Same sex marriage supporters in political circles lead to the inevitable question: Do they support it because they are closet homosexuals and want to put forth that agenda as a "spectator" rather than a participant? Do they know a homosexual they support and want to change laws to help them personally, even if the public is against it? Or do they have other motives for supporting a cause they say they don't personally belong to?
One thing is for certain on the issue: They have to have some motive to support such a controversial topic that divides public opinion--and it has to be worth that effort.
For President Obama, he came out on record today as saying he supports the same-sex marriage cause because he "thought civil unions would be sufficient," according to Fox News, but the homosexual community isn't satisfied with that.
No one thought they would be, as they wanted same-sex marriage approval all along. And Obama denied them that because he wanted the moderate voters to elect him into office in 2008.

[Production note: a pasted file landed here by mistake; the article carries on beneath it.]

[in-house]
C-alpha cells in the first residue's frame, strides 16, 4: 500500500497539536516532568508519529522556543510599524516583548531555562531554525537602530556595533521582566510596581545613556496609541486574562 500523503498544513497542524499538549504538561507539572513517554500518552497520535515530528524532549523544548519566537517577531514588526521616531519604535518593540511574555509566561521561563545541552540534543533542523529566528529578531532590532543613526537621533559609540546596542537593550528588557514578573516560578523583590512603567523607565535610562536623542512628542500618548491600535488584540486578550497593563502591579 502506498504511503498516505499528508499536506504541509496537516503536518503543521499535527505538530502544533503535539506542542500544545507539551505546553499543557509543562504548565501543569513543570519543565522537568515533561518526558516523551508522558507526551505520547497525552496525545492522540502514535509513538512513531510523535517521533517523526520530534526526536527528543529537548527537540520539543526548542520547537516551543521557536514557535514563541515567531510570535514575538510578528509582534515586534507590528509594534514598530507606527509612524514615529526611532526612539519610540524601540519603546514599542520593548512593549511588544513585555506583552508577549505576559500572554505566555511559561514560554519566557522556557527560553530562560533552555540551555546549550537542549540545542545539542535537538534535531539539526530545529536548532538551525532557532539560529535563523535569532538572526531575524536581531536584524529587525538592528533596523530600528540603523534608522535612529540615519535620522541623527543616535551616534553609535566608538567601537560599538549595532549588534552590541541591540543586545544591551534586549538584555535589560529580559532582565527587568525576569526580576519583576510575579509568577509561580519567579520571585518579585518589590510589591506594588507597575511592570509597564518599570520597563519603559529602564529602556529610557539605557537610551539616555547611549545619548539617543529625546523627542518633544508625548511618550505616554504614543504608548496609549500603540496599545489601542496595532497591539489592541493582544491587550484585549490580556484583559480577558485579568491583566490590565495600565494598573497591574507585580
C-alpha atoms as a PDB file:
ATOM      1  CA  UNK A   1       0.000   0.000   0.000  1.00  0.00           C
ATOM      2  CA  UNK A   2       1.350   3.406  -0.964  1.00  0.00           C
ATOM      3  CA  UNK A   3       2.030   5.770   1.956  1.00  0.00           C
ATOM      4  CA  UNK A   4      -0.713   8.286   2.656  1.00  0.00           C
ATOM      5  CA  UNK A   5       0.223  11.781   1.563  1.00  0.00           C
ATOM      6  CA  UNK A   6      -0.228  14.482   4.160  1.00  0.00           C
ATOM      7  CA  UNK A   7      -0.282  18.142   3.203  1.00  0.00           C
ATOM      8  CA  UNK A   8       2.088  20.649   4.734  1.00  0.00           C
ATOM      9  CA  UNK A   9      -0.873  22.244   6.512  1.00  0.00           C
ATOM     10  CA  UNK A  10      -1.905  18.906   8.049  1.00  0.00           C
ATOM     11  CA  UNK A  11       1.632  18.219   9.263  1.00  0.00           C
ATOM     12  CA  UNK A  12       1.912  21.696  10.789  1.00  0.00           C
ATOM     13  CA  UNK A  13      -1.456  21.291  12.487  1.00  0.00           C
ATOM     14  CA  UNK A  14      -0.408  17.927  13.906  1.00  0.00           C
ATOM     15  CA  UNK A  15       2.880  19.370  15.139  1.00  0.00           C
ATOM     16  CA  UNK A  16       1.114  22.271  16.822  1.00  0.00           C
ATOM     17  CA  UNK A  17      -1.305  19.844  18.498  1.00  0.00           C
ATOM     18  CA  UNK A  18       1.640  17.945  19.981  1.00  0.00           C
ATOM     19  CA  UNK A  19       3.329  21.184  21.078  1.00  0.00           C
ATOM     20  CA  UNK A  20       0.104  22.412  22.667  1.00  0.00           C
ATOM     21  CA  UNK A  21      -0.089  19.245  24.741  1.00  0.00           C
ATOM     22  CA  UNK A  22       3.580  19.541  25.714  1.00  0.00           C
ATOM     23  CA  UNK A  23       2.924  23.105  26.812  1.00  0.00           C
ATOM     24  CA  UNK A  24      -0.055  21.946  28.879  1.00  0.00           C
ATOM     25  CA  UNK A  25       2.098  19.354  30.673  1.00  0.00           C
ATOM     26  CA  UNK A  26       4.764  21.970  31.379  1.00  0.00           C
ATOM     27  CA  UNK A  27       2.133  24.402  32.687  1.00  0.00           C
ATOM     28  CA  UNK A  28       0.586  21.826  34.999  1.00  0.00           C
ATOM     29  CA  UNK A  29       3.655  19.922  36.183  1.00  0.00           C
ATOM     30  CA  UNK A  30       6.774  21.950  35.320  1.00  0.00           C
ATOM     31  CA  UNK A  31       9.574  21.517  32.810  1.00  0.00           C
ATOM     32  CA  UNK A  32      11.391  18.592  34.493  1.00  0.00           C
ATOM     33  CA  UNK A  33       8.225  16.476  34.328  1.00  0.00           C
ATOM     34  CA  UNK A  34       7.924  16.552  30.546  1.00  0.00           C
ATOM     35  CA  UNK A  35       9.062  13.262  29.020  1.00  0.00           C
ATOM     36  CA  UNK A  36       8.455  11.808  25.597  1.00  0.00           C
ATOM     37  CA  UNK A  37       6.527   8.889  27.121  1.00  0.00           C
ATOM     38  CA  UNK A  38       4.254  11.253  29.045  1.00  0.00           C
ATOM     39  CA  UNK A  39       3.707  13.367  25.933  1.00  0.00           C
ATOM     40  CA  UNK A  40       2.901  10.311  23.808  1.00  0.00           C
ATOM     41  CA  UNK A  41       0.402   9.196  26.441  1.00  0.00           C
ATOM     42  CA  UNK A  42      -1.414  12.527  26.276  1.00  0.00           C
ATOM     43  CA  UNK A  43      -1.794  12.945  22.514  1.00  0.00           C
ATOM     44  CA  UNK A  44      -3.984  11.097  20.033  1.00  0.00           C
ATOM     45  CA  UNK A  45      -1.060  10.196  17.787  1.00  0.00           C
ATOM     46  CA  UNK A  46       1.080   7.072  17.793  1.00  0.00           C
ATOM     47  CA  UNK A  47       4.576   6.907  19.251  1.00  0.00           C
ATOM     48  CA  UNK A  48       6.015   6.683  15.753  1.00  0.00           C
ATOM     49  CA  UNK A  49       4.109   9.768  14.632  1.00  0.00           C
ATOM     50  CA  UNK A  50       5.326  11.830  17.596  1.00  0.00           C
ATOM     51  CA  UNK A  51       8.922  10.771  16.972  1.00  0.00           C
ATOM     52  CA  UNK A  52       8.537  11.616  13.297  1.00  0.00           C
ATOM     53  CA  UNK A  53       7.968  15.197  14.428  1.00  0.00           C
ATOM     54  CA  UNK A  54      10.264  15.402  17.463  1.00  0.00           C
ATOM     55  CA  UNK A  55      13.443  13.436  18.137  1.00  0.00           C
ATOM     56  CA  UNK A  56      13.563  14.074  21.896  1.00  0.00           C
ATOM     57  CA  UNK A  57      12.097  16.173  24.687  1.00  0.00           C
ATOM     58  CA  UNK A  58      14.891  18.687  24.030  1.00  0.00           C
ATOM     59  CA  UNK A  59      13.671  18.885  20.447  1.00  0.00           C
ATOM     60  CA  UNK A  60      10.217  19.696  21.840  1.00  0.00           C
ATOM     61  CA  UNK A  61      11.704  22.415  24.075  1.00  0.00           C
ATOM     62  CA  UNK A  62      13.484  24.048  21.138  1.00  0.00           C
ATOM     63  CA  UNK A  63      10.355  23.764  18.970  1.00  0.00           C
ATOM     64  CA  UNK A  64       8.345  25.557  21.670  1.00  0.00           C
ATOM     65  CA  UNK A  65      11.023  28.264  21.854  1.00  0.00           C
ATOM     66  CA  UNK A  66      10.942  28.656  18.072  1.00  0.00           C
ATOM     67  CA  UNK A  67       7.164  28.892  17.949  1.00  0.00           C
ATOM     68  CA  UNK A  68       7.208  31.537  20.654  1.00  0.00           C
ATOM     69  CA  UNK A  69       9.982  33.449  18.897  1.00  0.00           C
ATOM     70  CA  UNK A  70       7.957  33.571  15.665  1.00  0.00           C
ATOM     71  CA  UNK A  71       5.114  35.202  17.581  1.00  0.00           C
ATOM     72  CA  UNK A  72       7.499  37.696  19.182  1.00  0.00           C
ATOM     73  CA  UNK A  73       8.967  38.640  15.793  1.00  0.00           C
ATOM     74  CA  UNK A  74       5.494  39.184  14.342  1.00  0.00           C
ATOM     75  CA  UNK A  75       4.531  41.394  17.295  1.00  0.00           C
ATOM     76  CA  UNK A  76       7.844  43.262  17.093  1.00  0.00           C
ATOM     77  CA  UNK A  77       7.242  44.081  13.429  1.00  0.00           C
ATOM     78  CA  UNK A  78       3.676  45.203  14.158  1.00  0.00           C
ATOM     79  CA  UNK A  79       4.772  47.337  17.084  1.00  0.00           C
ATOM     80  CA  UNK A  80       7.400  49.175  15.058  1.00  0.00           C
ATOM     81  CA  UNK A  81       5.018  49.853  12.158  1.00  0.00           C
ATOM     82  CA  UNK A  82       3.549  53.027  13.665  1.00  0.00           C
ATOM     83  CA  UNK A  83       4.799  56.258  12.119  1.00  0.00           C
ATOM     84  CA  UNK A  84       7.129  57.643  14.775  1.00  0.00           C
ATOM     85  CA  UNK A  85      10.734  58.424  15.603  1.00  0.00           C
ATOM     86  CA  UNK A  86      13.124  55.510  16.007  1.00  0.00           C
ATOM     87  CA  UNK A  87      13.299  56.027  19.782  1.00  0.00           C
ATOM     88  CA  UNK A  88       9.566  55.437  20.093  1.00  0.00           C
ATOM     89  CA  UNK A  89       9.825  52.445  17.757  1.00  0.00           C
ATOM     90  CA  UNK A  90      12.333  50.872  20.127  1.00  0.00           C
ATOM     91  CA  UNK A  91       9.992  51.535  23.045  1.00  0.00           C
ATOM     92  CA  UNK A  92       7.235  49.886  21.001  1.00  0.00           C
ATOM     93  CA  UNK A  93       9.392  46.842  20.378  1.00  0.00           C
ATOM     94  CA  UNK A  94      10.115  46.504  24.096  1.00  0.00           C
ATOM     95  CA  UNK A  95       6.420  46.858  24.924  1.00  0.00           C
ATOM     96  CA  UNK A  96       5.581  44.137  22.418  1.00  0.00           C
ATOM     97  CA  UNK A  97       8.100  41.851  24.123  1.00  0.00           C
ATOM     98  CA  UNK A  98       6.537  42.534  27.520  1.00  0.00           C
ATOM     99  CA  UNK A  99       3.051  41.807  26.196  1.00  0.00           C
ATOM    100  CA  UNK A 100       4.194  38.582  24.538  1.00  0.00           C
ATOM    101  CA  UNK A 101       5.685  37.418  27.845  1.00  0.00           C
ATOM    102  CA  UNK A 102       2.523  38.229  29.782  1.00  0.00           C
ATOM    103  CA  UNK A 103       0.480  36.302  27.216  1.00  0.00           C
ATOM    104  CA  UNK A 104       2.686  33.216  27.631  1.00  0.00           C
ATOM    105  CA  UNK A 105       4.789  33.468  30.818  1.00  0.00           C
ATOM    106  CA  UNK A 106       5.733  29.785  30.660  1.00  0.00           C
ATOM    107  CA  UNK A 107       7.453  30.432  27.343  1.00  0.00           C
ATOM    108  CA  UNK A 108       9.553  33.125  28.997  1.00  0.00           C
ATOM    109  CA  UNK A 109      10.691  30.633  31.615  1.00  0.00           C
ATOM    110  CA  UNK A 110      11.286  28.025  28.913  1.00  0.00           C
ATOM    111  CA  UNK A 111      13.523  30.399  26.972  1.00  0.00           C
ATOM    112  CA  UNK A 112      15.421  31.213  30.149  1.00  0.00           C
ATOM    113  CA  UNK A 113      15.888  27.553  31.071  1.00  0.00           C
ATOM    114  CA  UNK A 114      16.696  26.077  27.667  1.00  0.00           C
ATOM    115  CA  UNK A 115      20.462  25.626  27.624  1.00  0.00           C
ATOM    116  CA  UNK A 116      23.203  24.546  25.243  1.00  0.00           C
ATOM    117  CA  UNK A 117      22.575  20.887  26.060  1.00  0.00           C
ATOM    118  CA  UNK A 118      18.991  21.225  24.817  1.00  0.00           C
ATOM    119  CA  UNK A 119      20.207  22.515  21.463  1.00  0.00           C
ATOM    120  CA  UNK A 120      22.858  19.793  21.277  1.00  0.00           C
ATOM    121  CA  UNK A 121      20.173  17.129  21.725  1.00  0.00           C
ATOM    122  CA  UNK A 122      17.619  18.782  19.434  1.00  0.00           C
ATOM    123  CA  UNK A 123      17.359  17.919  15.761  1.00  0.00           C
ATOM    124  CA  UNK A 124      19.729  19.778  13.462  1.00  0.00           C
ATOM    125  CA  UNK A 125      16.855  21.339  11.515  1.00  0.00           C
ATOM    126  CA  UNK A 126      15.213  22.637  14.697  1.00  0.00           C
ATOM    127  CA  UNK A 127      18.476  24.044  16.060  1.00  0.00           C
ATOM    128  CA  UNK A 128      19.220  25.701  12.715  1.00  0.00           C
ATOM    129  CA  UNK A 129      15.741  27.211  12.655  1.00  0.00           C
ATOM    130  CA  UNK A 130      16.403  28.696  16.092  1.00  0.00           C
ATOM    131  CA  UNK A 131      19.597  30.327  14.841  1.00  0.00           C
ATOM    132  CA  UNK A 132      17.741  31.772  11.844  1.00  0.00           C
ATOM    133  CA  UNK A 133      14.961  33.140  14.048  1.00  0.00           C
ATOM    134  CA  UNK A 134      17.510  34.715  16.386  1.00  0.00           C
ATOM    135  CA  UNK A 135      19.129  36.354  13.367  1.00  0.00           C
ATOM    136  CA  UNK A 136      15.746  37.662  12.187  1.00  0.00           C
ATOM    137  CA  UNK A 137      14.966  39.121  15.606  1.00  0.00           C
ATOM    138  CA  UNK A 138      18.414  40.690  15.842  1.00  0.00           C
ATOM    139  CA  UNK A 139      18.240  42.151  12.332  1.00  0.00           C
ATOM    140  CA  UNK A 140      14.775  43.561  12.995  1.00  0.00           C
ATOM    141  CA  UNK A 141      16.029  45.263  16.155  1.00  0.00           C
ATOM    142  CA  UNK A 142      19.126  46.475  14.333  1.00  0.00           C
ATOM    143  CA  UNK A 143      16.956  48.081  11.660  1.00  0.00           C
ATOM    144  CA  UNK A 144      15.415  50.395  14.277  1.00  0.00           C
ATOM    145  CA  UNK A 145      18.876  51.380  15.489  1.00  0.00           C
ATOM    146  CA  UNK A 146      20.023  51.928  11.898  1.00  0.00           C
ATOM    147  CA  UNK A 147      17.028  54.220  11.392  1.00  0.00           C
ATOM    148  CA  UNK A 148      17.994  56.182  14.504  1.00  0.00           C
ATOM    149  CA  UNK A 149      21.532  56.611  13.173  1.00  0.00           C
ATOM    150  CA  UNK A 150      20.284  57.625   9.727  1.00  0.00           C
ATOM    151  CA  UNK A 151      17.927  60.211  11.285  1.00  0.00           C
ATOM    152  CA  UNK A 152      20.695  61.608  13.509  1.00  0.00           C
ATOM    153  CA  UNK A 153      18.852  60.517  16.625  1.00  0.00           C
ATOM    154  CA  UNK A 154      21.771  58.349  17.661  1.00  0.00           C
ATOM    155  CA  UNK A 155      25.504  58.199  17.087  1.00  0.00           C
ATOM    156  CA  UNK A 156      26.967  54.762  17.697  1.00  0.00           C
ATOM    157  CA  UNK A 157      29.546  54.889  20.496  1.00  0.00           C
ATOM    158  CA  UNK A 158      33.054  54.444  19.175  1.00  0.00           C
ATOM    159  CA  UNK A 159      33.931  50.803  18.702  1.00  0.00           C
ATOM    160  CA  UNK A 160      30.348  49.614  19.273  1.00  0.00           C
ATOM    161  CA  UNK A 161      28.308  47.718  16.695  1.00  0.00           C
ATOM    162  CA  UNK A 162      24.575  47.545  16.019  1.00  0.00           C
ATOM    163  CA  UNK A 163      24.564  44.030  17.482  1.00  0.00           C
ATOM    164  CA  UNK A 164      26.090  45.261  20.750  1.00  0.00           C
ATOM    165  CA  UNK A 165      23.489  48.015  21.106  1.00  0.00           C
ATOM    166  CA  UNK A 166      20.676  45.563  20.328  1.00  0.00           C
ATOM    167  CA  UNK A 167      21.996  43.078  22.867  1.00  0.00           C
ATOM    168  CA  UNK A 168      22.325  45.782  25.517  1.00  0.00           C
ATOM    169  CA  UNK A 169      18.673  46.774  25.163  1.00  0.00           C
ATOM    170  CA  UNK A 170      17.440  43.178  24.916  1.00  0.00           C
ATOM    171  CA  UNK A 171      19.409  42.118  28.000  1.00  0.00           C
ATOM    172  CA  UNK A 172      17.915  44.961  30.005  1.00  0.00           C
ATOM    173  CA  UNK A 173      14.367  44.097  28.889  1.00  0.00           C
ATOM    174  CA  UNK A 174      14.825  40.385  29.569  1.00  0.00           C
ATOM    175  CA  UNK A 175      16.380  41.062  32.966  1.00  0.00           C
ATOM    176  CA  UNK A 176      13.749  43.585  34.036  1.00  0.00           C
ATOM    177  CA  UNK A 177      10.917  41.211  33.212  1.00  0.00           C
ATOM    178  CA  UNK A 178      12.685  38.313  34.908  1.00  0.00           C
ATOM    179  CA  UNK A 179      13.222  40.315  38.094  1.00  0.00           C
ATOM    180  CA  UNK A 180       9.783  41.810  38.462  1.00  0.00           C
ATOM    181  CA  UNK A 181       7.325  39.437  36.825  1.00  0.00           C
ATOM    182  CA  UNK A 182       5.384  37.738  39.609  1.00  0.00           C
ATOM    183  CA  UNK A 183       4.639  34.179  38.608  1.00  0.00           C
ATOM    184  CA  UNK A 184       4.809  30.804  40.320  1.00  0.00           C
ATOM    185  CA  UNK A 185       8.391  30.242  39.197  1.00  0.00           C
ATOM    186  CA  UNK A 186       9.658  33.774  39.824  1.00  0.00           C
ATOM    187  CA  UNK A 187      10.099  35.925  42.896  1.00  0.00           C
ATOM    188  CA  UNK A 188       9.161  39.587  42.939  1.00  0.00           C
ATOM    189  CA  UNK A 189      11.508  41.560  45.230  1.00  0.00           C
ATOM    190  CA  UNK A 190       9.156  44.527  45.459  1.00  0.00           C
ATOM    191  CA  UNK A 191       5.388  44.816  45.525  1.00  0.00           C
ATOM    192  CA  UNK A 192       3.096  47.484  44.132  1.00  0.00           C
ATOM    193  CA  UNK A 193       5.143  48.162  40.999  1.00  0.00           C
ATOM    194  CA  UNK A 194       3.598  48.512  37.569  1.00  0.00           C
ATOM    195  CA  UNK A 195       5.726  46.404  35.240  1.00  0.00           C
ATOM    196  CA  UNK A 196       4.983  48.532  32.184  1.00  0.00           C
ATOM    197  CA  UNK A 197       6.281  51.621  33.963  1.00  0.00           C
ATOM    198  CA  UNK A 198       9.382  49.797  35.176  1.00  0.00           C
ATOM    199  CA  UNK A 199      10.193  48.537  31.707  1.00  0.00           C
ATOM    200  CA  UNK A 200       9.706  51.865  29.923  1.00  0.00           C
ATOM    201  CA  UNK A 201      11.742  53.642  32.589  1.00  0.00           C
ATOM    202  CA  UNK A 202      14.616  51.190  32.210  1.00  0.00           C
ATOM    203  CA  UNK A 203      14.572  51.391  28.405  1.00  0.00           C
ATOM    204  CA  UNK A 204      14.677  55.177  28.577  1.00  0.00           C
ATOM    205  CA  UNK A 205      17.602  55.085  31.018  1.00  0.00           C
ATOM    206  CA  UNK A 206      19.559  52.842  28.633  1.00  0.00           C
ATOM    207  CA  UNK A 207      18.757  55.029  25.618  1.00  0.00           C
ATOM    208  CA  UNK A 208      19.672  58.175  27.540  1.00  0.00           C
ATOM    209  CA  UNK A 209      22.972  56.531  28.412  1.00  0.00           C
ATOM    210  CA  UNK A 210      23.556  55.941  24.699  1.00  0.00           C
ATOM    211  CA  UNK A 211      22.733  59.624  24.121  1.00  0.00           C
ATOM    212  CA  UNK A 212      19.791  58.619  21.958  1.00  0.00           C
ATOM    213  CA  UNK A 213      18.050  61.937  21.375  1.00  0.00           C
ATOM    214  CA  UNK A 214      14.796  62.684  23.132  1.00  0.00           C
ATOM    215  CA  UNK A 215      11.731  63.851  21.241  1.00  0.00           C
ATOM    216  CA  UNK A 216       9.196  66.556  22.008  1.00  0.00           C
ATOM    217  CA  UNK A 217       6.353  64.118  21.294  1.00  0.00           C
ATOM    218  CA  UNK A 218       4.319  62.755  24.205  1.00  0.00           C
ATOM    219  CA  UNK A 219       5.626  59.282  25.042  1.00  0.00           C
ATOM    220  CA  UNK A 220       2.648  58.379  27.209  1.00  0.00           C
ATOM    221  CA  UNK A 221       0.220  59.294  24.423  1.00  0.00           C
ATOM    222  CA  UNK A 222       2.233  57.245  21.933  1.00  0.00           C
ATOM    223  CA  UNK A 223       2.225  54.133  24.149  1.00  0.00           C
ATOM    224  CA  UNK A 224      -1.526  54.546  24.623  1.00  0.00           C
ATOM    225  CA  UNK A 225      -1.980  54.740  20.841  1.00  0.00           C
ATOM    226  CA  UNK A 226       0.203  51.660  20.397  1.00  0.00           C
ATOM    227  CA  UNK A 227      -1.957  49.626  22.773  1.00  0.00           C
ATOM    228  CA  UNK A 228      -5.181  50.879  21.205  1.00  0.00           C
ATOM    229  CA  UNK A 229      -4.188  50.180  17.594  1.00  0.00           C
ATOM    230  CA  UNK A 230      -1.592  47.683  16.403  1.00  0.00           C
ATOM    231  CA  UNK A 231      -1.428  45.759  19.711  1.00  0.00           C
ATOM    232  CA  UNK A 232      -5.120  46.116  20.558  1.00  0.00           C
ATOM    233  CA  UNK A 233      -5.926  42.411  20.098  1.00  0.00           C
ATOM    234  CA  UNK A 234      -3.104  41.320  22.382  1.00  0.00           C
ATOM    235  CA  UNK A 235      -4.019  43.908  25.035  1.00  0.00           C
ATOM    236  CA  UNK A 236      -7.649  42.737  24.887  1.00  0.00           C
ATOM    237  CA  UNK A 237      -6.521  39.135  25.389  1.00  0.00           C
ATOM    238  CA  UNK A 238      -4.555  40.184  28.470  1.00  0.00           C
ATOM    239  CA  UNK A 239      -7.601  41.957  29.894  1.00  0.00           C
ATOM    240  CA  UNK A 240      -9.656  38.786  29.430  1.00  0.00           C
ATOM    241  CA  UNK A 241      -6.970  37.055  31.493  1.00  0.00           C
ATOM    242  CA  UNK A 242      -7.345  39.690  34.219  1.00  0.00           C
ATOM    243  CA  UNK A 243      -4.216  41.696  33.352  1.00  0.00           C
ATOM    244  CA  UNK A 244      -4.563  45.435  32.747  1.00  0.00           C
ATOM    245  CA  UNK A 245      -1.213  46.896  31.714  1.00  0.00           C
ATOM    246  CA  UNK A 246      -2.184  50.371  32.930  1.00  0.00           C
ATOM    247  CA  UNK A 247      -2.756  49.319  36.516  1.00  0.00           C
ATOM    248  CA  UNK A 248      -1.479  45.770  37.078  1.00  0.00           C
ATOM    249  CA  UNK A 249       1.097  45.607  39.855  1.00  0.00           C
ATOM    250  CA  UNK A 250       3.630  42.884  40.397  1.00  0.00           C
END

Now, when he knows the financial support of the gay movement is at risk if he doesn't embrace their cause, he comes out in favor of same-sex marriage. Everyone knew he would.
Another politician in favor of same-sex marriage, however, supports the homosexual agenda because he is one.
Massachusetts Rep. Barney Frank is that man. And according to TPM, Frank not only supports same-sex marriage; he plans to marry his own homosexual partner in his state, which supports marriage between two men.
Whether the president, House Rep. Barney Frank or other male politicians support same-sex marriage for their own personal agendas--or the financial largess it might bring their political aspirations, the fact remains that some politicians do support it publicly.
Will that cost them the vote of the Americans who oppose same-sex marriage? Obama and Barney Frank don't seem to think so. But Americans might not want to ask John Travolta right now what he thinks about same-sex marriage, who is, himself, being labeled a homosexual.